LAHORE/SYDNEY (Reuters/Web Desk) – According to a recent story from Reuters, the price of providing a sandwich with a cup of coffee has skyrocketed throughout Australia’s renowned cafes, pinching revenues and causing a wave of closures for those who managed to weather the Covid collapse.

According to economists and those in the industry, the A$10 billion ($6.6 billion) Australian cafe industry, the largest outside of Europe by population, is shaping up to be an early, obvious victim of a perfect storm of rising utility bills, produce costs, wages, and rents along with a slowdown in discretionary spending brought on by interest rate hikes.

However, when it comes to Pakistan, it would seem that the coffee shops [and restaurants] that serve the upper class and privileged are doing quite well. On weekends, you must make reservations in advance; on other days, the “house full” situation is the norm.

You will undoubtedly agree with this statement. If you choose not to, you may go to these locations at any time, from early breakfast to late supper, to see this at a time when Pakistan is experiencing record-high inflation with the worst-possible repercussions for the lower socioeconomic classes.

However, the wealthy and upper middle class behave consistently over the globe since money gives them the freedom to choose their actions and how to spend it.

Read more about Madrid’s investment in five-star hotels as it competes for high-spending travelers.

The situation is less favorable for the businesses located in neighborhoods where Pakistan’s true middle class really resides.

Meanwhile, it’s important to keep in mind the variations. Due to their busy lifestyles and culture, most individuals in industrialized nations often eat out, however in nations like Pakistan, this habit is reserved for the wealthy.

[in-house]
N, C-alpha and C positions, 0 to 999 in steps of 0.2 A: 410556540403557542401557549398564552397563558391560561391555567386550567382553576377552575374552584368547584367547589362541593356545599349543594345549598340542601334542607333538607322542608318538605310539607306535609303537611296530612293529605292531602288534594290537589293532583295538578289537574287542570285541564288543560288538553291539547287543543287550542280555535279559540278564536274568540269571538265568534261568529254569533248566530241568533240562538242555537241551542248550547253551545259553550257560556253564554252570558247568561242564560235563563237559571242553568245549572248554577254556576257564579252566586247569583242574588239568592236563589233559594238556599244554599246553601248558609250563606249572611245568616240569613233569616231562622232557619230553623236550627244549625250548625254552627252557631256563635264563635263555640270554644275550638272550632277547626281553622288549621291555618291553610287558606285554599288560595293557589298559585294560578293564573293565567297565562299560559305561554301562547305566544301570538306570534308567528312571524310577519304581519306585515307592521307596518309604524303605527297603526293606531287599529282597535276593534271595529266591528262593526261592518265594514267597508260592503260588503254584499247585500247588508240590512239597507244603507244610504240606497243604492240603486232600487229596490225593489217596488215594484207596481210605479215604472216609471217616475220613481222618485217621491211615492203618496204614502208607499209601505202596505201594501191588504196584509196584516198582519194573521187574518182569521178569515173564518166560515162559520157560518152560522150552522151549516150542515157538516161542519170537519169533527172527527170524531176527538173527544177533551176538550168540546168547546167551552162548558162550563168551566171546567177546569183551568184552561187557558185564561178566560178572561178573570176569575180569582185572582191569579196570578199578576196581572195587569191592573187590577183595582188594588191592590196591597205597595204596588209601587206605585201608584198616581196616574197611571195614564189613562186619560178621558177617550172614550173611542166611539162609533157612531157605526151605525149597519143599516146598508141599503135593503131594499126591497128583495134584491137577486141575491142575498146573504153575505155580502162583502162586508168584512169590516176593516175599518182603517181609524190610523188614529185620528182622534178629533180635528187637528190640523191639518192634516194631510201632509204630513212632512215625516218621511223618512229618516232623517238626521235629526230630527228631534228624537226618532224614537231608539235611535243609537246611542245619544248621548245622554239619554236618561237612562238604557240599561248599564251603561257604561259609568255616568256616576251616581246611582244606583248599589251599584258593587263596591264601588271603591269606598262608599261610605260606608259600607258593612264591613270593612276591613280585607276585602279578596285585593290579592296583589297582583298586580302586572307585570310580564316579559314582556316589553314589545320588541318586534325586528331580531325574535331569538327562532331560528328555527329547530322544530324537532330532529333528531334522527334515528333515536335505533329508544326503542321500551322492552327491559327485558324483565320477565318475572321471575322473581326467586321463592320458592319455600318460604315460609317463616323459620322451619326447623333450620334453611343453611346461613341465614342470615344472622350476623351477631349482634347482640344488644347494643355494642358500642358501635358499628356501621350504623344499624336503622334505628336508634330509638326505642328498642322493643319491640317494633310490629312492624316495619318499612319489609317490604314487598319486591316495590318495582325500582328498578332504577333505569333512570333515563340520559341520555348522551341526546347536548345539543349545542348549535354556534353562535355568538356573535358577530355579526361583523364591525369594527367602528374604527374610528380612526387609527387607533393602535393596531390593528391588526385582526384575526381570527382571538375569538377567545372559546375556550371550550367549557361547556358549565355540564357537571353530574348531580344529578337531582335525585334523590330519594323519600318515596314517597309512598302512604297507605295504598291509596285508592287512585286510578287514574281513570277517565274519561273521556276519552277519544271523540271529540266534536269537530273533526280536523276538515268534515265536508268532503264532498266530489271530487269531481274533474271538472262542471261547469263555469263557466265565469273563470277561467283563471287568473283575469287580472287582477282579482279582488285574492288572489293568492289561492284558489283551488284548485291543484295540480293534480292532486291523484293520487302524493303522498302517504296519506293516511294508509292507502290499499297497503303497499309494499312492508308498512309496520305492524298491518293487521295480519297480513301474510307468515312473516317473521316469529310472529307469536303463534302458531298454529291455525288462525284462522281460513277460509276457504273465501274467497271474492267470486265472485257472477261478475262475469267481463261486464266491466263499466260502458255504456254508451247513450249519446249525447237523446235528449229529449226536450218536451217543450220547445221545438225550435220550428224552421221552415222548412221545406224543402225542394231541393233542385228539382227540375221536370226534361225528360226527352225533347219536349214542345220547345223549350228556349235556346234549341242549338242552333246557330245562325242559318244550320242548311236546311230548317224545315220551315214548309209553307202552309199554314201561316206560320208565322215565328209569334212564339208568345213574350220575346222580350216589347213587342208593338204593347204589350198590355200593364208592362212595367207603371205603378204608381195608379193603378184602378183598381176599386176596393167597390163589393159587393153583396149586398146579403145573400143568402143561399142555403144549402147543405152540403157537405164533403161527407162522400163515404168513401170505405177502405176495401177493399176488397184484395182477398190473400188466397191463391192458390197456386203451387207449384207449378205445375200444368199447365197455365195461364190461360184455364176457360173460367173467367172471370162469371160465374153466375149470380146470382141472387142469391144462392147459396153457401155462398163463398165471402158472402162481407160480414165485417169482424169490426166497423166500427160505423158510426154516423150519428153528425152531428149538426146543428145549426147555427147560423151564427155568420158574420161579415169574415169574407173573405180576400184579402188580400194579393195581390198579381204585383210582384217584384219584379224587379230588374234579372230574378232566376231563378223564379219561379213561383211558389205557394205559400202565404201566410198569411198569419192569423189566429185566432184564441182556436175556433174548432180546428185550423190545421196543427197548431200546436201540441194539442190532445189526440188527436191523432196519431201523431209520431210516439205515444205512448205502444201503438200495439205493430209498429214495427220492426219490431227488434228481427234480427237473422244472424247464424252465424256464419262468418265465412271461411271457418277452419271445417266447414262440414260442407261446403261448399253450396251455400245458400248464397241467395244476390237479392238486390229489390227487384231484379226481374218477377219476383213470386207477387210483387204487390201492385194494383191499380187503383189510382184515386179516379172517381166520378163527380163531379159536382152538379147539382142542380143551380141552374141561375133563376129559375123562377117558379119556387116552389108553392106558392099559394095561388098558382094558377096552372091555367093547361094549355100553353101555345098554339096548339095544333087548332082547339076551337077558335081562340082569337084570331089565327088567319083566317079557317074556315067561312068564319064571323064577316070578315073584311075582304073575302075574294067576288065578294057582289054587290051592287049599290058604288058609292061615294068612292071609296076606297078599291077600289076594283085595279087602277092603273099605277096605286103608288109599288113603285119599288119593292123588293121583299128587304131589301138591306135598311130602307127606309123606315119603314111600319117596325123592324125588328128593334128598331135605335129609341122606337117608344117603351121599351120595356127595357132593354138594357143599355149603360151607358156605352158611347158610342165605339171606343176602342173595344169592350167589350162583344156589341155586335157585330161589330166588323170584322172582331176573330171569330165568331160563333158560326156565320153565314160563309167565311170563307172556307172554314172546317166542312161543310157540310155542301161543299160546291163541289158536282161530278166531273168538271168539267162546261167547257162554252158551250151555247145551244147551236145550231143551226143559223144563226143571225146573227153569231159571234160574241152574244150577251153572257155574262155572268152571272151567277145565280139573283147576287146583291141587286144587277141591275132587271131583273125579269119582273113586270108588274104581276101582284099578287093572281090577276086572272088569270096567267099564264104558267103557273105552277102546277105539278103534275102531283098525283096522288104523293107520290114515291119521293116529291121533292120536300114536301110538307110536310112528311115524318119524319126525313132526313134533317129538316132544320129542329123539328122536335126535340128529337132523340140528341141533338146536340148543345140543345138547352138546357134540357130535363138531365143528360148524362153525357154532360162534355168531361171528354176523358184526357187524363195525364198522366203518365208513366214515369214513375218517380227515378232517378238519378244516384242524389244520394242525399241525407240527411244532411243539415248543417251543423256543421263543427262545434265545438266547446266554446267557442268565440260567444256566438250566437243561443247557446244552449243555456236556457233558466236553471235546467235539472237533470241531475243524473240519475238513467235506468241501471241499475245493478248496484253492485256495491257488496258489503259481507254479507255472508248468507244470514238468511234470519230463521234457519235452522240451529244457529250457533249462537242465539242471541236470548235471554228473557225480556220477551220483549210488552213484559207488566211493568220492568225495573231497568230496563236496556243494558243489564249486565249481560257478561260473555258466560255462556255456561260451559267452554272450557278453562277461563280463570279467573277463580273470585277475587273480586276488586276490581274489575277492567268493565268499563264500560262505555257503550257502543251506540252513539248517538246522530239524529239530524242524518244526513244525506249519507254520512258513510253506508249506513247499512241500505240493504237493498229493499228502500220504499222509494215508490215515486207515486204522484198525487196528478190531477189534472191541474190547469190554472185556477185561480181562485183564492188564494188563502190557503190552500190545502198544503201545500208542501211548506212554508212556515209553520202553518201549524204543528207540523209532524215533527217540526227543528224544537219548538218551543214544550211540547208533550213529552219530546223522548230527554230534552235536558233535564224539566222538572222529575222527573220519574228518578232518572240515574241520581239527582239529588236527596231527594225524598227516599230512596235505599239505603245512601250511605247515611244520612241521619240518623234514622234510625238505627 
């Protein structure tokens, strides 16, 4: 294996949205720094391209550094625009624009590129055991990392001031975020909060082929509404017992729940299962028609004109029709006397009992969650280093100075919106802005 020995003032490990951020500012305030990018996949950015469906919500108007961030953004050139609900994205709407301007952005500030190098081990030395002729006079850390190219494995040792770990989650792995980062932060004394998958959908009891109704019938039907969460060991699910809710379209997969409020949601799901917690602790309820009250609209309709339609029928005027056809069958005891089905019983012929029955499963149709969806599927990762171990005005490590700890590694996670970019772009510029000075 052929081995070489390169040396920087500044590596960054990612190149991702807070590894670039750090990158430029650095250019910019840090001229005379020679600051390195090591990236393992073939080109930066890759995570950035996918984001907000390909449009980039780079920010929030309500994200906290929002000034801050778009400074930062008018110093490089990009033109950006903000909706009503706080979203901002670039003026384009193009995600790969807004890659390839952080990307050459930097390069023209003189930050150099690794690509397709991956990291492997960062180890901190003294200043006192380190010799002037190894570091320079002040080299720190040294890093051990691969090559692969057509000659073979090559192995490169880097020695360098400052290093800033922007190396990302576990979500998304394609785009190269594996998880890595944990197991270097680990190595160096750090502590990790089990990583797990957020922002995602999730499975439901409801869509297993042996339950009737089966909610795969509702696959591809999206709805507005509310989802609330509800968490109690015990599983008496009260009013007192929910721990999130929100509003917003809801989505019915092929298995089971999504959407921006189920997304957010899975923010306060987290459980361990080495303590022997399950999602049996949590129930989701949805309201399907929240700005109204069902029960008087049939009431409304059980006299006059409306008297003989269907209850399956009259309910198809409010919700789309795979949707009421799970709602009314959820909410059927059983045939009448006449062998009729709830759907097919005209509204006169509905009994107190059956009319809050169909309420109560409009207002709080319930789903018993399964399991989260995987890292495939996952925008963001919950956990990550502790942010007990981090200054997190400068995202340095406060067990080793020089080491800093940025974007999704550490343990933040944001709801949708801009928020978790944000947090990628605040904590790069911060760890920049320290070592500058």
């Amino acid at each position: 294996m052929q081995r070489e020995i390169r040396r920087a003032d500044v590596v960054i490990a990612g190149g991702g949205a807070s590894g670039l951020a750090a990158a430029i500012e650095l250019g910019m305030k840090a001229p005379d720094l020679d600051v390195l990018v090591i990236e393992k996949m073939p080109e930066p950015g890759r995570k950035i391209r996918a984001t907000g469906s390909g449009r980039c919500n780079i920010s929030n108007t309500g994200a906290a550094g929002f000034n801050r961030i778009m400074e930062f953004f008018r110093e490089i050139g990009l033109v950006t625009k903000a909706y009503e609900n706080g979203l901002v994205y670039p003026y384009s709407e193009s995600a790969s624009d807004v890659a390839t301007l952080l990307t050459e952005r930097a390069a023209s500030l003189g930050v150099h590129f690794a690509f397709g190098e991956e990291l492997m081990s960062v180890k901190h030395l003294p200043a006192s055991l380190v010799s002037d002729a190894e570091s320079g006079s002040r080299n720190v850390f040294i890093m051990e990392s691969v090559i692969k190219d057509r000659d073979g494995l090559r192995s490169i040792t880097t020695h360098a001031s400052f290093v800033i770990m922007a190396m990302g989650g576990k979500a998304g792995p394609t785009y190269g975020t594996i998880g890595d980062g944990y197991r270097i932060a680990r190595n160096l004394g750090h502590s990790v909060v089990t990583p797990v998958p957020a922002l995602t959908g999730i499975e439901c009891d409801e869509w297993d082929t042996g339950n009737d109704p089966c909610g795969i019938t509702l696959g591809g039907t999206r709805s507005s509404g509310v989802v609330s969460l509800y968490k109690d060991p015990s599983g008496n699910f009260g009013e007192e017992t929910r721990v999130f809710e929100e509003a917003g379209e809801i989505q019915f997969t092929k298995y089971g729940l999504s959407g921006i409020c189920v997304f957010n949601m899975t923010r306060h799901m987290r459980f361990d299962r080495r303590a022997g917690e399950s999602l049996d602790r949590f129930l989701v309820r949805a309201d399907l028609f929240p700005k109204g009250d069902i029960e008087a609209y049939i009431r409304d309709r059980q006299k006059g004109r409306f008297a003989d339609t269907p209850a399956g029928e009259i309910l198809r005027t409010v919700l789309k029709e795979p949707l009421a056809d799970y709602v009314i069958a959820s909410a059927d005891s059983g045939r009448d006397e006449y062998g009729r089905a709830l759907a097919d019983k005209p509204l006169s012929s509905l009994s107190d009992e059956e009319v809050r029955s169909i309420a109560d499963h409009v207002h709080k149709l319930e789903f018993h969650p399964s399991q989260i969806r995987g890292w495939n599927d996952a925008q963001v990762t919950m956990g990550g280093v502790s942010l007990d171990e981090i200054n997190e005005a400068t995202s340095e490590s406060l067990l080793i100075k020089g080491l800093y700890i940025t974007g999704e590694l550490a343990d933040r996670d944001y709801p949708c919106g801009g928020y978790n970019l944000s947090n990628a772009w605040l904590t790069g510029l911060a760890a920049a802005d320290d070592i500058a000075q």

Returning to Australia, a Reuters analysis of popular cafe orders revealed that, over the past two years, the cost to commercially produce a steak sandwich—which includes all overhead costs from electricity to beef cuts—rose by a sixth, while discretionary spending stagnated, essentially eliminating the 10% profit margin typical of the sector.

One of the most common coffee orders in Australia, the flat white, had a price increase of about one-fifth.

The end consequence is lower earnings, a smaller base of loyal clients, and company owners leaving.

Two years after opening to rousing acclaim and spending almost A$1.5 million on the build out, Jack Hanna, a former World Latte Champion, shut down the Goodsline Cafe in the heart of Sydney last month. “The cost of living started to bite, especially on people who used to come in for a daily meal,” he said.

“People just aren’t ready to spend money on luxuries when the grocery store is likewise extremely expensive. We have to raise our pricing and provide our employees a decent income,” Hanna said.

In order to save expenses, Damian Krigstein, the owner of a neighboring café who assisted Hanna in packing up Goodsline, claimed his company, Bar Zini, would switch to takeout.